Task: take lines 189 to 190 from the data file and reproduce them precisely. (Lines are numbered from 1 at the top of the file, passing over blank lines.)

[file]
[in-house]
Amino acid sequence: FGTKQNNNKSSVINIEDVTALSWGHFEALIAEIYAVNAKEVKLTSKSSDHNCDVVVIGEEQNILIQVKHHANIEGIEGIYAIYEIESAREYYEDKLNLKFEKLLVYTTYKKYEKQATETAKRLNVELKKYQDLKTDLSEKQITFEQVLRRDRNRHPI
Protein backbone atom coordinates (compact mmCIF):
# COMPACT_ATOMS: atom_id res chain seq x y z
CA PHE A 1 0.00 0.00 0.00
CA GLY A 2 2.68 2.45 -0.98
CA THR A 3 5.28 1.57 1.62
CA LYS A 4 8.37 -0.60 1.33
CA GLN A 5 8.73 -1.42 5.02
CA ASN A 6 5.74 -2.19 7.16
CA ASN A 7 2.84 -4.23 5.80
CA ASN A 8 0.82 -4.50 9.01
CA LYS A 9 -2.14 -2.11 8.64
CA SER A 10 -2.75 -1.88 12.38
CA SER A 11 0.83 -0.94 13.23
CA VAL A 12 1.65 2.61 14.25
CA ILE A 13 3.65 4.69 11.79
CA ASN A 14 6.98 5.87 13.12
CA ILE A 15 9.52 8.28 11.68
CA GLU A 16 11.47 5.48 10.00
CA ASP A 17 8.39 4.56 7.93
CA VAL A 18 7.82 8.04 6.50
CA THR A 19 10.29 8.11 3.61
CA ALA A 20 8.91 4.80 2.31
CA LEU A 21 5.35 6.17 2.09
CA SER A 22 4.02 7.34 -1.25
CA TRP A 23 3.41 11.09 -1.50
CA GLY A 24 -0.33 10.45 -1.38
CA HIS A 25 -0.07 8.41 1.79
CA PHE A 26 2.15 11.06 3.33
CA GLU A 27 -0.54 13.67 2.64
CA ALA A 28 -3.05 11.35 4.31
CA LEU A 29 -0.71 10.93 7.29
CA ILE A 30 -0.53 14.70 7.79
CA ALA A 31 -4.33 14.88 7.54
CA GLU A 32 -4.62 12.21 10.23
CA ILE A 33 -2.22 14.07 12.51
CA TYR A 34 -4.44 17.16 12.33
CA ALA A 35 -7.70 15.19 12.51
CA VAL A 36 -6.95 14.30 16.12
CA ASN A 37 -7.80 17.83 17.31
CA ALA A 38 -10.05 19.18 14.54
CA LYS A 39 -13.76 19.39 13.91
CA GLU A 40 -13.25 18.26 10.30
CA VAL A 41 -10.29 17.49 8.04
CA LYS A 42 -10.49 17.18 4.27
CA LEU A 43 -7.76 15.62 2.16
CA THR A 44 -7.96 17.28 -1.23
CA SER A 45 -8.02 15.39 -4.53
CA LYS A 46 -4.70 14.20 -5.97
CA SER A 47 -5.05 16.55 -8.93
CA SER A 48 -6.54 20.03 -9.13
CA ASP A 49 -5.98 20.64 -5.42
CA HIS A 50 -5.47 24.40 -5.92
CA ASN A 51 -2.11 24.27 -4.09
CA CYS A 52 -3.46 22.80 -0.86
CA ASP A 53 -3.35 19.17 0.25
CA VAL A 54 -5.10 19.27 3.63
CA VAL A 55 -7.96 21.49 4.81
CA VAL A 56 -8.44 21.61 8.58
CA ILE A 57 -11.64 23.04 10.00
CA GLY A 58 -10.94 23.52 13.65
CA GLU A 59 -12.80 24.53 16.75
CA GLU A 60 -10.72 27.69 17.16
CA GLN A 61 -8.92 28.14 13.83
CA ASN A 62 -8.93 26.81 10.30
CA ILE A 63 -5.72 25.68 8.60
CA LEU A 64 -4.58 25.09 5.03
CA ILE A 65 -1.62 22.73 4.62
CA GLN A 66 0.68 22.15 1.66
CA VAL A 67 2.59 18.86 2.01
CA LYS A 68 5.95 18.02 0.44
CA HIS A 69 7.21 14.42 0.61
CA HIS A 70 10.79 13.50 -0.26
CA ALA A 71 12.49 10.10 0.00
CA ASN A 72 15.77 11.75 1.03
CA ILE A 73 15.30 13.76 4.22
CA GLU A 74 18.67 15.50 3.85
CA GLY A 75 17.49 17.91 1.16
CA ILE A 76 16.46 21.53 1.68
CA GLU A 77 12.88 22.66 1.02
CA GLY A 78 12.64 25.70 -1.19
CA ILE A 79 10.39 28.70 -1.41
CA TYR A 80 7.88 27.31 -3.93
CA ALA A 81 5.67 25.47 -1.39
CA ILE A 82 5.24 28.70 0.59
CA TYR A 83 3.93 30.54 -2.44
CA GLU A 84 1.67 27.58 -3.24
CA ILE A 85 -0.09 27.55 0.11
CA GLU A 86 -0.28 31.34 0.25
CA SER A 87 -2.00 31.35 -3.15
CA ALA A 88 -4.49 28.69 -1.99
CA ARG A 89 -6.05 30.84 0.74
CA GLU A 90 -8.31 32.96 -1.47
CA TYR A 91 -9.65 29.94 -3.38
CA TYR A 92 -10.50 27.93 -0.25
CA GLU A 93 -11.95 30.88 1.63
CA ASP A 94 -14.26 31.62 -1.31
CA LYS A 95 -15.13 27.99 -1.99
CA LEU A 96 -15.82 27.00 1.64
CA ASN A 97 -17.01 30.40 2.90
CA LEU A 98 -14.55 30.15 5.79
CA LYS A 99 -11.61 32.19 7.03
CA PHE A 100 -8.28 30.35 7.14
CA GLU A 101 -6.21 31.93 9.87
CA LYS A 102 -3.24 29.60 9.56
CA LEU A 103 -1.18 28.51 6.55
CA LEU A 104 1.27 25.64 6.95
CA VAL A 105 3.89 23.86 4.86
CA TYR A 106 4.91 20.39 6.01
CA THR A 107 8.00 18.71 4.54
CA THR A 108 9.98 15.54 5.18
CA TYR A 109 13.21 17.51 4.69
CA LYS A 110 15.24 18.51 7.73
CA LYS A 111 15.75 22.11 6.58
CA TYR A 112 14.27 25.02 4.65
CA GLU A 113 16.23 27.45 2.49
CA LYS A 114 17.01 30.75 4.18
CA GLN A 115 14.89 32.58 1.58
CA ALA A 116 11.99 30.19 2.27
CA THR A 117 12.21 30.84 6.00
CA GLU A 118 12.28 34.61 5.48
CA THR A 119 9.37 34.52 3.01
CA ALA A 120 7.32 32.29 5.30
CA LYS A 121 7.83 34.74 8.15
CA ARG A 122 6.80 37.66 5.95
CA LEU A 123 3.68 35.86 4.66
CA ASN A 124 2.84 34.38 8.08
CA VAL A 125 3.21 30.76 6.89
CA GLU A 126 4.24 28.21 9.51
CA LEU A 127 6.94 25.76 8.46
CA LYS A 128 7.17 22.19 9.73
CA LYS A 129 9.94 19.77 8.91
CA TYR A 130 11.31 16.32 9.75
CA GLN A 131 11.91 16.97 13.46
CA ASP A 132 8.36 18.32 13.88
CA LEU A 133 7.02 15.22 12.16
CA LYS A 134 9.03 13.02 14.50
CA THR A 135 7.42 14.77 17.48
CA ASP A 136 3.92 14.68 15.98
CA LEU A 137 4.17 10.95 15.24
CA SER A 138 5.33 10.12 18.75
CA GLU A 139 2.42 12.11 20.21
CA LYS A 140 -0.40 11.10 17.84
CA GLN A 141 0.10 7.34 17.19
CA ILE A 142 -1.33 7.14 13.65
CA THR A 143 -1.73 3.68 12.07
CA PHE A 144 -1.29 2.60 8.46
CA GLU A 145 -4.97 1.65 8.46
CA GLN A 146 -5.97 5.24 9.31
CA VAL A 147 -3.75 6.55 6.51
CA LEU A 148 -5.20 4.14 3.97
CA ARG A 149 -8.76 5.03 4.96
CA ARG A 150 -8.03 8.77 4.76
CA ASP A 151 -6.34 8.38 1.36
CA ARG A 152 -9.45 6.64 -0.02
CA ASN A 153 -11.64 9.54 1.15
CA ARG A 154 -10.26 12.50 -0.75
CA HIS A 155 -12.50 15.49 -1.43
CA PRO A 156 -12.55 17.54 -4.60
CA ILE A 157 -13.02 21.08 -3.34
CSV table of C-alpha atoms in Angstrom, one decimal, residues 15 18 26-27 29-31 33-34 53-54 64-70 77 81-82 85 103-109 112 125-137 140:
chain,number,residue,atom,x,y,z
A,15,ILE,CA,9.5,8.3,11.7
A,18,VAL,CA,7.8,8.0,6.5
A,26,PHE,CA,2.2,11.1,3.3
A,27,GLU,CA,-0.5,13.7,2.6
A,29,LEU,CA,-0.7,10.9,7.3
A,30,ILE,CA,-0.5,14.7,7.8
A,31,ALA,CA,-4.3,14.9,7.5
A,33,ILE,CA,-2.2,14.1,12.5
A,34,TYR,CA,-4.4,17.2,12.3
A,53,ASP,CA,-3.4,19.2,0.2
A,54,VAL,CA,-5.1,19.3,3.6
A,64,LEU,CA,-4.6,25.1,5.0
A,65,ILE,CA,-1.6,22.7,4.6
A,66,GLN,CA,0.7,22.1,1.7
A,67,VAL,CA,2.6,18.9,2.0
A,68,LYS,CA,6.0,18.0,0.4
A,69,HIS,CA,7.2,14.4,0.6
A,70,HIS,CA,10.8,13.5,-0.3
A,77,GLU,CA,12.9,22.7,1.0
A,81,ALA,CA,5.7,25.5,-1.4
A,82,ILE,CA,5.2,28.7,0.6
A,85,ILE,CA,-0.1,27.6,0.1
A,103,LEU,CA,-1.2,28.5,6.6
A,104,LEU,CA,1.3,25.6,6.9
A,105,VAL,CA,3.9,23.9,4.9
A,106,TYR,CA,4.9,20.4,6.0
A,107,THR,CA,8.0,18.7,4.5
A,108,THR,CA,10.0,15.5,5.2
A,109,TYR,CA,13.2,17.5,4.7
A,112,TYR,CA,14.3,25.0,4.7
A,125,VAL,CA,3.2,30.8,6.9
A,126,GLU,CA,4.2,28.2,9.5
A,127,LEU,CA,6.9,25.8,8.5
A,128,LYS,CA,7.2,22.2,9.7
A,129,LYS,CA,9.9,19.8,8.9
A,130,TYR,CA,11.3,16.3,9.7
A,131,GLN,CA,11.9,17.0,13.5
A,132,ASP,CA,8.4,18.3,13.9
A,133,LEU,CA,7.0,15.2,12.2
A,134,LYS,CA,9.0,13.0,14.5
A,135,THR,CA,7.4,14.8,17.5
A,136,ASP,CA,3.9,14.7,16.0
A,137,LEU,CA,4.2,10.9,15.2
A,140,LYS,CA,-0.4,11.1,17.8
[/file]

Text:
A,106,TYR,CA,4.9,20.4,6.0
A,107,THR,CA,8.0,18.7,4.5